Blaming The Victim

RECENT debates linking how women dress to the issue of rape have only reinforced the need for a more scientific conversation around violence against women in our society.

Blaming the victim in cases of sexual violence may be a global phenomenon. But it is particularly endemic in patrilinear cultures where restrictive beliefs about women’s roles and rights in society dominate.

COVID-19: Supporting SGBV Survivors During A Pandemic

The year 2020 has been an incredibly difficult year, more so for victims and survivors of sexual and gender-based violence (SGBV) in Nigeria who have had to deal with the impact of two pandemics; COVID-19 and SGBV.

In May, Uwa was brutally raped in a church in Benin, the gruesome attack led to her death. Barakat Bello was raped and killed in her home in June; and Grace Oshiagwu was raped and killed in Ibadan.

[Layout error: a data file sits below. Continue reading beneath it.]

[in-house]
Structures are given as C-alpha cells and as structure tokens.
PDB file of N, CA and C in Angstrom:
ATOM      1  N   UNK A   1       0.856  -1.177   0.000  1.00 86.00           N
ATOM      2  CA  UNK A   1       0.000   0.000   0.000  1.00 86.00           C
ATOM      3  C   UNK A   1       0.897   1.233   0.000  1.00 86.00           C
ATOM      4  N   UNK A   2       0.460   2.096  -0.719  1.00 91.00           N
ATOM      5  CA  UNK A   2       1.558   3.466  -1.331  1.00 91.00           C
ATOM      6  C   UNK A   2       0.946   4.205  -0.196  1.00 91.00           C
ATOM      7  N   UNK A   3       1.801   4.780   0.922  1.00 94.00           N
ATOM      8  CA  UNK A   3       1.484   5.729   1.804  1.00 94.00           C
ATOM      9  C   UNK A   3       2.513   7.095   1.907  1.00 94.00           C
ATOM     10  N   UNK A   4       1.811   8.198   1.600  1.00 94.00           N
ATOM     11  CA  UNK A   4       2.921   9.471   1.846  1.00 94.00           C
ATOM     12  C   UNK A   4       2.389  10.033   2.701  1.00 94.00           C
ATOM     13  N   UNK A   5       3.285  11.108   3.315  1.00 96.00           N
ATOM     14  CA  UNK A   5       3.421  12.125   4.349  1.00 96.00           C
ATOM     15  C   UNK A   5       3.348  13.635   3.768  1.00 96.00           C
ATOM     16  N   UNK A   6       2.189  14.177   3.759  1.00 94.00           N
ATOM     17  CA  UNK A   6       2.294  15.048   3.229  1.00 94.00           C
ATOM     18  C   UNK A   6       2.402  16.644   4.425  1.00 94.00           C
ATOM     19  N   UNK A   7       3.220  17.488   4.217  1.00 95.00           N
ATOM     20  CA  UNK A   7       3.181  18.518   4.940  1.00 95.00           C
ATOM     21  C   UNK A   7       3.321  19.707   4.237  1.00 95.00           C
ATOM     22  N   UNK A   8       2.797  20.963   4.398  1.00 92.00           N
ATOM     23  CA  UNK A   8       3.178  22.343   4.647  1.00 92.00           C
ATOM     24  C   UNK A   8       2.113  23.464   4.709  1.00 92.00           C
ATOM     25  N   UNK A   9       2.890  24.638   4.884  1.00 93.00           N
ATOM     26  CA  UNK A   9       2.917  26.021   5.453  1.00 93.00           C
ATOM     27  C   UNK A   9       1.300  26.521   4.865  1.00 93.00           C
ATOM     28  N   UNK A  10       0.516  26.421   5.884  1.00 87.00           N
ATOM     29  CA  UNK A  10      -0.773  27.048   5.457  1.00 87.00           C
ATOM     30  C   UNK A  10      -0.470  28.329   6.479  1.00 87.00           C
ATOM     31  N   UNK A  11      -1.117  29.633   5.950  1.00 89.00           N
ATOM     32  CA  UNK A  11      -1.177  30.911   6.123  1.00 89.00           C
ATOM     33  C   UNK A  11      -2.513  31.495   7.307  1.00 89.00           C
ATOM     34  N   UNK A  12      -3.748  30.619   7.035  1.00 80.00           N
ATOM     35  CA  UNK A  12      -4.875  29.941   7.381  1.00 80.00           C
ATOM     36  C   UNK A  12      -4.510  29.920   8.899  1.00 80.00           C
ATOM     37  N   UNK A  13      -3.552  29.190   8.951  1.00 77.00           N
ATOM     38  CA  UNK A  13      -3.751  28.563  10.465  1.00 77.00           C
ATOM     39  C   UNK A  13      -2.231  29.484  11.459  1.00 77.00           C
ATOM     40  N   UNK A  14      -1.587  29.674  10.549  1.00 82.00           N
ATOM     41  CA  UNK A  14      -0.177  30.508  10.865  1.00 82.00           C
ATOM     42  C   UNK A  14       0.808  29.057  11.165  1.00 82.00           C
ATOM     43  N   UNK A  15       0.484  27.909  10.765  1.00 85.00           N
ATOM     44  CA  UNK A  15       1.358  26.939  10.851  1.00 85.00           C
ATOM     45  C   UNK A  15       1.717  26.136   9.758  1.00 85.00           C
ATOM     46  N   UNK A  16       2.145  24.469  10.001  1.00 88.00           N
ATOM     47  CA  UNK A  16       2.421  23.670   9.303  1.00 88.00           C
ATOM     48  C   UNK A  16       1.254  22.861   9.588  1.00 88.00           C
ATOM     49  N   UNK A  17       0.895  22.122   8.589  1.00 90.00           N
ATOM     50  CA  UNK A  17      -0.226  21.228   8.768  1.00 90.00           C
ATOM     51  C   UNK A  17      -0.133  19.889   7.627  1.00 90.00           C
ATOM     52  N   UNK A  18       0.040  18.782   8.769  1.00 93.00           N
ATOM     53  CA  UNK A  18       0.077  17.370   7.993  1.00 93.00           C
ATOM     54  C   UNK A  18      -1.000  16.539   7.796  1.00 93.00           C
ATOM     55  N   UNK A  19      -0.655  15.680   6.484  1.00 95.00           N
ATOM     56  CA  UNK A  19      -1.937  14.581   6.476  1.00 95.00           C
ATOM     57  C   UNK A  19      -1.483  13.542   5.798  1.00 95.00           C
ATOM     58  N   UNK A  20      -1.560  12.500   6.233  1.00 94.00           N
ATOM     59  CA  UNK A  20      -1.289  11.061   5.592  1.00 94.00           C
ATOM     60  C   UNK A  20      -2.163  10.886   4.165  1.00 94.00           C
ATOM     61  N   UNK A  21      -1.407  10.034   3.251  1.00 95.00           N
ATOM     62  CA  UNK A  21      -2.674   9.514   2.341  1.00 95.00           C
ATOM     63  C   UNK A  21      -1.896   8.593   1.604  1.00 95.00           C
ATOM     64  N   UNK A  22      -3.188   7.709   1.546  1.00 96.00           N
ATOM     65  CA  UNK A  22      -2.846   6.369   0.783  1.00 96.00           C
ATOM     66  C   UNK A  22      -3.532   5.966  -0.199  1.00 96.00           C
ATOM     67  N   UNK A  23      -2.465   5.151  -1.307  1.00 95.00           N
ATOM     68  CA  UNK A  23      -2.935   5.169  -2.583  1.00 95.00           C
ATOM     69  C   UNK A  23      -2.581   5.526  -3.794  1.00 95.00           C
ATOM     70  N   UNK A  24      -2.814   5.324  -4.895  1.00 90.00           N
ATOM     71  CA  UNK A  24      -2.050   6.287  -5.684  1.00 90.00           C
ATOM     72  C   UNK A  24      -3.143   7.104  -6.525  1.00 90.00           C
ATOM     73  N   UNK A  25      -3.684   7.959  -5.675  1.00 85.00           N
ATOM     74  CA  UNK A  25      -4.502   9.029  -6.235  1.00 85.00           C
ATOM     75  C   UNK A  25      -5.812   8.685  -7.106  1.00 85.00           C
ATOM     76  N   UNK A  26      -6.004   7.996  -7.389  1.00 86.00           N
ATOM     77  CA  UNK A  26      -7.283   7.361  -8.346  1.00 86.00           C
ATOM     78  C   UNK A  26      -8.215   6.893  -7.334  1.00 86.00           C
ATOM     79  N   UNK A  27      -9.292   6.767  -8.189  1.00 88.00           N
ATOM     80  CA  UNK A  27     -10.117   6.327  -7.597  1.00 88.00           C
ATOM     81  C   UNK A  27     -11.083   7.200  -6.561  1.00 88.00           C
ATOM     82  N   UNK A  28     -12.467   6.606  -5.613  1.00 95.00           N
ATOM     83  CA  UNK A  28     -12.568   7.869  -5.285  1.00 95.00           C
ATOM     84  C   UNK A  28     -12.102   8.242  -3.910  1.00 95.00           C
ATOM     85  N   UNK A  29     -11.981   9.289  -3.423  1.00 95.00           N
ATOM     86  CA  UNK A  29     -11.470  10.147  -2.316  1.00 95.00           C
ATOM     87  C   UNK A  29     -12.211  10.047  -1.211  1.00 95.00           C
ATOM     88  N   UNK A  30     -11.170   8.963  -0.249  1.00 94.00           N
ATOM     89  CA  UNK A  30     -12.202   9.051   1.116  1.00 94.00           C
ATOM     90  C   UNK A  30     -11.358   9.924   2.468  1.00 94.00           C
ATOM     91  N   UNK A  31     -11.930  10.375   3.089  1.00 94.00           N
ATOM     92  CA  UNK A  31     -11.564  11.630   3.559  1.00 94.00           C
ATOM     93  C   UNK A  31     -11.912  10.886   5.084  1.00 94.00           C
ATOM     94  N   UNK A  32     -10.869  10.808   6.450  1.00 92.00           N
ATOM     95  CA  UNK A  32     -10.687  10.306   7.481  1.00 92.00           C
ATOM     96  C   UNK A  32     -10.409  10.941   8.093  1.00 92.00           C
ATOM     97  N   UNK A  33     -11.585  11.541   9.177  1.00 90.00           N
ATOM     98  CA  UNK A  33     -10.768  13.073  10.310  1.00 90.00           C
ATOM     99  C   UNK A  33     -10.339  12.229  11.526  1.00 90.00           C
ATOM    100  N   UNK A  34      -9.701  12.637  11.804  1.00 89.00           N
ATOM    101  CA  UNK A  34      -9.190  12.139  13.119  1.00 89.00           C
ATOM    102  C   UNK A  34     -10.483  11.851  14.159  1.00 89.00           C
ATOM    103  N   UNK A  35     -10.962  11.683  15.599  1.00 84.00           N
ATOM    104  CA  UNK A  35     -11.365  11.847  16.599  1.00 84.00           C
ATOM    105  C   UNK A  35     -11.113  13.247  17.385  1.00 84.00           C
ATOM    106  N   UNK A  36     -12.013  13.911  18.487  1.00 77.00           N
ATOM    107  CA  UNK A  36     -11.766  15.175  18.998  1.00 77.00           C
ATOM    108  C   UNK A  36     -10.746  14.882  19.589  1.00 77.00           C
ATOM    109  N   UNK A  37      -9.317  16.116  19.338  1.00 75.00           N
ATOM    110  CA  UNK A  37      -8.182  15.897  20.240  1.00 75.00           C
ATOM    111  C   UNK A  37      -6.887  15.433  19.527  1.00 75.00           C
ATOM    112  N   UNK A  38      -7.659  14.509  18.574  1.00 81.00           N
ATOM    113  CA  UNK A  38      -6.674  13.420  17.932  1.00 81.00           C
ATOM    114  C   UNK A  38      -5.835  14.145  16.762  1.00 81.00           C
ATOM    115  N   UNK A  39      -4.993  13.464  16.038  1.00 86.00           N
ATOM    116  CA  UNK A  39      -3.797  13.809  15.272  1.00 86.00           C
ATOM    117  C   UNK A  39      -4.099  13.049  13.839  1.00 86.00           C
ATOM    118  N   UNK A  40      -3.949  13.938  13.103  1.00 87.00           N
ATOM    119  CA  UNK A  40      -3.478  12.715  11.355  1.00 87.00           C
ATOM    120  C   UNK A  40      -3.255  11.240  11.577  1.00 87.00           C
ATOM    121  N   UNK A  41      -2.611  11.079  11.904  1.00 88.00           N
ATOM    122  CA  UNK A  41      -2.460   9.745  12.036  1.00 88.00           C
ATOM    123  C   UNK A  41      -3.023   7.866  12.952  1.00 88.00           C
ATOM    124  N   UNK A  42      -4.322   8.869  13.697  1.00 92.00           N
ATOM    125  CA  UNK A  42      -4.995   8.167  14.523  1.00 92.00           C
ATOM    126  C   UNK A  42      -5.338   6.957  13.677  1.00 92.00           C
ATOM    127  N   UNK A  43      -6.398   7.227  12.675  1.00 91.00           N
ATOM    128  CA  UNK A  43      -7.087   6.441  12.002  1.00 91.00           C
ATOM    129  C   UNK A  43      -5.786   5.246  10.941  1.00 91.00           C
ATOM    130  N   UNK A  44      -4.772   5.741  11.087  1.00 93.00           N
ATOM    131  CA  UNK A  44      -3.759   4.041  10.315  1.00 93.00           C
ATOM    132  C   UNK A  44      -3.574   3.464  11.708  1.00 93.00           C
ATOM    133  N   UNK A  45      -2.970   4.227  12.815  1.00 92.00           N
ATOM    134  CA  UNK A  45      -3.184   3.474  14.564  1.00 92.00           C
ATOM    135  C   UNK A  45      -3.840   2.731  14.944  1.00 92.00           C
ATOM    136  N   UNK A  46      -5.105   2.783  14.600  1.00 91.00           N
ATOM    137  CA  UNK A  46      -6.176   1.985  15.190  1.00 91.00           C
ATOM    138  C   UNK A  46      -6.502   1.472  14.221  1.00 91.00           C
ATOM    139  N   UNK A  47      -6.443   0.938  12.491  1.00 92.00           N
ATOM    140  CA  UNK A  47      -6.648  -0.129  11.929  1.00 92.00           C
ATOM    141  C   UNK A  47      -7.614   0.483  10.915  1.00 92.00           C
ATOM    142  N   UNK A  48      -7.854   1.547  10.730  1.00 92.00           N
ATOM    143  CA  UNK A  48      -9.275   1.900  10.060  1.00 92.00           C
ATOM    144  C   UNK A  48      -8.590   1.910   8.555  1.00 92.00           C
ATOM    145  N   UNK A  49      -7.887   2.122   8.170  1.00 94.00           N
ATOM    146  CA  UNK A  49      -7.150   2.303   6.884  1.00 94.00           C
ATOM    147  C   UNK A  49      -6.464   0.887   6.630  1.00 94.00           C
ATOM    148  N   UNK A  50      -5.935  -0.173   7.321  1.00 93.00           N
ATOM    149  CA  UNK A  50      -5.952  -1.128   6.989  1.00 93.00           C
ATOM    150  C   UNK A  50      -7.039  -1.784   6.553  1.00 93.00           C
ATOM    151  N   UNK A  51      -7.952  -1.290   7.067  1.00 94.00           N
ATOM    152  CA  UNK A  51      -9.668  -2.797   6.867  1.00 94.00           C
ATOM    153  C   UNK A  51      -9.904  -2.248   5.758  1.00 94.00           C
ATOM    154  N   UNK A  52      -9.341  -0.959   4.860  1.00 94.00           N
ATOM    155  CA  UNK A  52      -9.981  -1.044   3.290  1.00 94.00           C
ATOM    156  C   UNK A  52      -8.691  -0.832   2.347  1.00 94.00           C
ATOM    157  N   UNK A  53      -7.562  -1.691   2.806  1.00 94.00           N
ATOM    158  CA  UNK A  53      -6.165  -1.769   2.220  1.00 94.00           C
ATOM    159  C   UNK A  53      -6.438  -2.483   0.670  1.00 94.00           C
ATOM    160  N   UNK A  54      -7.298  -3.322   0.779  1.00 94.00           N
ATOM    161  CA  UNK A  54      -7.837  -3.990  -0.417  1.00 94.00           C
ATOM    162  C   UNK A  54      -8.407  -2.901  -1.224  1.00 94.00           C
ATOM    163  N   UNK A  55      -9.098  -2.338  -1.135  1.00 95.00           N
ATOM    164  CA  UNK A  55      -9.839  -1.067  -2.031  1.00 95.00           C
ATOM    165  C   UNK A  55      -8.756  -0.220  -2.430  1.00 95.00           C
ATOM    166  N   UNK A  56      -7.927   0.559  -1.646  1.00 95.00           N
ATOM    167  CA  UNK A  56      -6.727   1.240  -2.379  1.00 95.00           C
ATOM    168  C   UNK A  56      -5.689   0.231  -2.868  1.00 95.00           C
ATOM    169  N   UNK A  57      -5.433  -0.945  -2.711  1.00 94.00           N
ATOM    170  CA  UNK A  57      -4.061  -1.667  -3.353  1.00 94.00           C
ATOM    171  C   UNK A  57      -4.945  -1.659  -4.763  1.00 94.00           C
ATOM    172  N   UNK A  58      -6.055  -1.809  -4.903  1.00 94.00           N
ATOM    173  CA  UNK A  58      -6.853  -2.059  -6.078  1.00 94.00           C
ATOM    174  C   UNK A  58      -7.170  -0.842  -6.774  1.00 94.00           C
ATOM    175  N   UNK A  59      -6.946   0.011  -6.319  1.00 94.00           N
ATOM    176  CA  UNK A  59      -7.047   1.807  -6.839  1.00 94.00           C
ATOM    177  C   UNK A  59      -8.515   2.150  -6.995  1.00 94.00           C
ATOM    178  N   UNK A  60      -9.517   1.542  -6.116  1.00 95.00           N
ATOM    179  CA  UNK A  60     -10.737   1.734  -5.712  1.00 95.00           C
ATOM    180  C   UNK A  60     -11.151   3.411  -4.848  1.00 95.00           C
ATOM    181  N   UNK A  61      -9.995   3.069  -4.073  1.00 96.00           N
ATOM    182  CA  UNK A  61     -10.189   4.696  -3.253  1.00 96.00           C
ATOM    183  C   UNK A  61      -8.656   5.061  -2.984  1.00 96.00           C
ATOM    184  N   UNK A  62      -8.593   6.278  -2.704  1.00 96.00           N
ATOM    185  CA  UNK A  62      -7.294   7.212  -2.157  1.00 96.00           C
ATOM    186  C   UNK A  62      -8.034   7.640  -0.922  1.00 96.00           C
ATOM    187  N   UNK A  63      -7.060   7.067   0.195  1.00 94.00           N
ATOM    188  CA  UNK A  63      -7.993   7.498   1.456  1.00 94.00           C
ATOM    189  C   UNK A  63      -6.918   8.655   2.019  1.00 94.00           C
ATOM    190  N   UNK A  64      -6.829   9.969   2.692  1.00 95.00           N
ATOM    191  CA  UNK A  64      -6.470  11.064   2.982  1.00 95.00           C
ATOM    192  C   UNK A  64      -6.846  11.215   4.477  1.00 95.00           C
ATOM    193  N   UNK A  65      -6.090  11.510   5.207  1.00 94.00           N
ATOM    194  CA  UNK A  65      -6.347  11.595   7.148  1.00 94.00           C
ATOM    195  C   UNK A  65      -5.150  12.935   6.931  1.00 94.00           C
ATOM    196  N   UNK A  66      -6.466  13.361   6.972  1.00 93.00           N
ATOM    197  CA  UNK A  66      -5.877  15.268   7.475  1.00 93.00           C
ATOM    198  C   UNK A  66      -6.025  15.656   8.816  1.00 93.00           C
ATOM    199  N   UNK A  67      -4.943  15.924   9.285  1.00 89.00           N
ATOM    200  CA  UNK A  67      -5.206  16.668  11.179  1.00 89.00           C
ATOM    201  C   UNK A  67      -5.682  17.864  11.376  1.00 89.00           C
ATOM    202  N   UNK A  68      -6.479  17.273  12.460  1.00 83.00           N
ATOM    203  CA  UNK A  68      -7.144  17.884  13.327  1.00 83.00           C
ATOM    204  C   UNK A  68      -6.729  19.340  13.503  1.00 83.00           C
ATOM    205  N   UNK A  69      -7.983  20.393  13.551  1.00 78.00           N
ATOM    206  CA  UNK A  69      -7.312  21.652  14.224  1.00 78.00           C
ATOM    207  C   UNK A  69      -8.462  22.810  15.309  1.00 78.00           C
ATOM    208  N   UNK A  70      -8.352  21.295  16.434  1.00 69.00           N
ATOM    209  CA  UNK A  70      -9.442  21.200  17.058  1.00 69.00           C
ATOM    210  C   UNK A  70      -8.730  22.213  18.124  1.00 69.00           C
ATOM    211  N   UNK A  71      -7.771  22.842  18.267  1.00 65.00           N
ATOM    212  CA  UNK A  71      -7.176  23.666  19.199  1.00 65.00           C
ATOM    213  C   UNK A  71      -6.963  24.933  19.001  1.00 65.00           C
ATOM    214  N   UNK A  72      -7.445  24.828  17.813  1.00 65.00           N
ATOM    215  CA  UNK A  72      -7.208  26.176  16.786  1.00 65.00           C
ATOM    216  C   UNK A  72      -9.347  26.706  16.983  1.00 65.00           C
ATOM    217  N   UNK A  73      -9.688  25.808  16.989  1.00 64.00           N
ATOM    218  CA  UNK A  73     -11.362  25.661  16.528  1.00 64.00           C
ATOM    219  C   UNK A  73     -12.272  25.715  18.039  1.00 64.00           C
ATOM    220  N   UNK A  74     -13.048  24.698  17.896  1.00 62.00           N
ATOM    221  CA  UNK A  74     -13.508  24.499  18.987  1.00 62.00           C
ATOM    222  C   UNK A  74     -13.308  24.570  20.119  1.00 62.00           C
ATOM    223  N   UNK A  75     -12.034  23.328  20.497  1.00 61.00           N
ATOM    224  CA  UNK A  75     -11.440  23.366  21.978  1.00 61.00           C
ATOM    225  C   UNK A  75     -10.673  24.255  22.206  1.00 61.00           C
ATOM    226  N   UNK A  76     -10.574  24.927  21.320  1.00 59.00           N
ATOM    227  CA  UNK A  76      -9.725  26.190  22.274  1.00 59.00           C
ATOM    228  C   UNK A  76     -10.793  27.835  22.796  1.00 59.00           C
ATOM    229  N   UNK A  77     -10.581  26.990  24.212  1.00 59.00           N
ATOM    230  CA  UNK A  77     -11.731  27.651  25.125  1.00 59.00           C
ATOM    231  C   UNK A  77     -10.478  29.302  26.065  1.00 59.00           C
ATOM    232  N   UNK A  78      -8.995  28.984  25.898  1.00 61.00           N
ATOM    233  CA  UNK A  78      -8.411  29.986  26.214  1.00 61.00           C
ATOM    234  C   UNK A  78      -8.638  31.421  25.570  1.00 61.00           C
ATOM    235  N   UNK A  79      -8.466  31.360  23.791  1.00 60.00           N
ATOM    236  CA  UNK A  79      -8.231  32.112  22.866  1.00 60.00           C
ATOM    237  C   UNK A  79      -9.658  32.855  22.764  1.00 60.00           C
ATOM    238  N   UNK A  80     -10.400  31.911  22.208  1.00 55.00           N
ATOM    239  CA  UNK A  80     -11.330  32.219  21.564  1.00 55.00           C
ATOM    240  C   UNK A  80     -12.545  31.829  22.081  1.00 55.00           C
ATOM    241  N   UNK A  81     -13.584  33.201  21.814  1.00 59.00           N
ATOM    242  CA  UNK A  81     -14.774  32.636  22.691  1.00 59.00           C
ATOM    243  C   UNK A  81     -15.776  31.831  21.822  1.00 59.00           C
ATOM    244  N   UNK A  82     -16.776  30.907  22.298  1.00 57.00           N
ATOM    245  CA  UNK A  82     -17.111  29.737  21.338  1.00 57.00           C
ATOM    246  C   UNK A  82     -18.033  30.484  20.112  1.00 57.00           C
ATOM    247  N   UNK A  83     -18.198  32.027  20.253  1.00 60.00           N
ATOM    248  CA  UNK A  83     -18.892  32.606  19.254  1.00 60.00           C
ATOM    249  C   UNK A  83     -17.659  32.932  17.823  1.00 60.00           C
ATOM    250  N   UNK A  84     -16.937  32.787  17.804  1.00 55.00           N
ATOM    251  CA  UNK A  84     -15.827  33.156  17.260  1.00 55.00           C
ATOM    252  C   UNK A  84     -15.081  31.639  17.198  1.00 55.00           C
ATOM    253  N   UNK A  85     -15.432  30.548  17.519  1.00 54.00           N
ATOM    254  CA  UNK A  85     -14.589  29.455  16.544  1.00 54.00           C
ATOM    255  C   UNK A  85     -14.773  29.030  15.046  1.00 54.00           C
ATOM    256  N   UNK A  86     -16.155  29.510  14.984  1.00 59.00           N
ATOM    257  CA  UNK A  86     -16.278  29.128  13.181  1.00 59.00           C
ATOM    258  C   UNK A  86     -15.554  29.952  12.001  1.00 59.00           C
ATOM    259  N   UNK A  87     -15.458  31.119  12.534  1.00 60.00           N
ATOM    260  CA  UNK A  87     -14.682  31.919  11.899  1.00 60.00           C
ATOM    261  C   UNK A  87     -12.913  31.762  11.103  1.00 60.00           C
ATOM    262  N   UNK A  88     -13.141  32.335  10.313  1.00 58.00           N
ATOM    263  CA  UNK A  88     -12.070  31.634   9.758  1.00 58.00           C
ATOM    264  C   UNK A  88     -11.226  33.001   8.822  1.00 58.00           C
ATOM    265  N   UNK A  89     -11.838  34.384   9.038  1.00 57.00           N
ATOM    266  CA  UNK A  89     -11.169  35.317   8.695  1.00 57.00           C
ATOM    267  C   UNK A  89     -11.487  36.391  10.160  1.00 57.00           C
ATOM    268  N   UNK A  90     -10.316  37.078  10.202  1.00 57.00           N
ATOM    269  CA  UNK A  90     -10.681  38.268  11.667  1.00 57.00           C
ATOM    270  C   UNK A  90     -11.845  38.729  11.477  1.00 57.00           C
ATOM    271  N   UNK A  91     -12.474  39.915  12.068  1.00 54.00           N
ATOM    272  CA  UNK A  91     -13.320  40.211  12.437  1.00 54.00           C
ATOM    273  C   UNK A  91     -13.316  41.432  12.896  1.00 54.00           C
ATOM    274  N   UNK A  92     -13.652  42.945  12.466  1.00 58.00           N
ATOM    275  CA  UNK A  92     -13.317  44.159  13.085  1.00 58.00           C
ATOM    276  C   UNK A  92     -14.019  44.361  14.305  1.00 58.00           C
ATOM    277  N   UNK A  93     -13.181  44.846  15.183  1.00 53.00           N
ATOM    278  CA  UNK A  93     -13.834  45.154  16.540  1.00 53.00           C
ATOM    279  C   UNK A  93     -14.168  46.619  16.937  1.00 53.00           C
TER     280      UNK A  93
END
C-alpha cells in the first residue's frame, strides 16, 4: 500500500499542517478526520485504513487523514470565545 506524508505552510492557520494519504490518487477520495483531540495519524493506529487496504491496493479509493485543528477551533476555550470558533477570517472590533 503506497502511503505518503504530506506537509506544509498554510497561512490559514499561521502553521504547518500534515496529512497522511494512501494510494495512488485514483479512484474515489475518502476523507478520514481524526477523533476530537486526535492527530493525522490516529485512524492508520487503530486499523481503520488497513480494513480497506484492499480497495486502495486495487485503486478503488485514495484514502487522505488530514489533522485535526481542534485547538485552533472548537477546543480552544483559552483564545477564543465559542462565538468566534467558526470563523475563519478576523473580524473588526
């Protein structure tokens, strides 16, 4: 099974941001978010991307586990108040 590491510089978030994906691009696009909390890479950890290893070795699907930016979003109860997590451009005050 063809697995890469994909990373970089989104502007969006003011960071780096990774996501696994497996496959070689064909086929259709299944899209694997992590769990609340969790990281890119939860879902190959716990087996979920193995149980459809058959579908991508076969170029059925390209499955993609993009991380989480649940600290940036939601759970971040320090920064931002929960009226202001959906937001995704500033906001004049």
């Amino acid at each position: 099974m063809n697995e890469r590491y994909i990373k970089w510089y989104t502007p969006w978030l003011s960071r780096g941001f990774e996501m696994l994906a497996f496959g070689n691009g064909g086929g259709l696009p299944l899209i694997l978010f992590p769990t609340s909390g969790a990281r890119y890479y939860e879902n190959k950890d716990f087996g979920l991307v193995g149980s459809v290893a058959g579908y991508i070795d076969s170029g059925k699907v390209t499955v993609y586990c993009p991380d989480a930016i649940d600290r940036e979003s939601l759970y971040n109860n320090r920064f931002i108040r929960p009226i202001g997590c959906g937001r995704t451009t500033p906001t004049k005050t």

Let’s talk about sexual violence…

Sexual violence is among the most damaging crimes a person can inflict on another. The effects can be devastating, often involving life – changing consequences such as unwanted pregnancies, mental and physical problems, sexually transmitted infections, and sleep and eating disorders.

Sadly, accurate information about the extent of sexual violence is difficult to obtain because most of these crimes are seriously under-reported to law enforcement.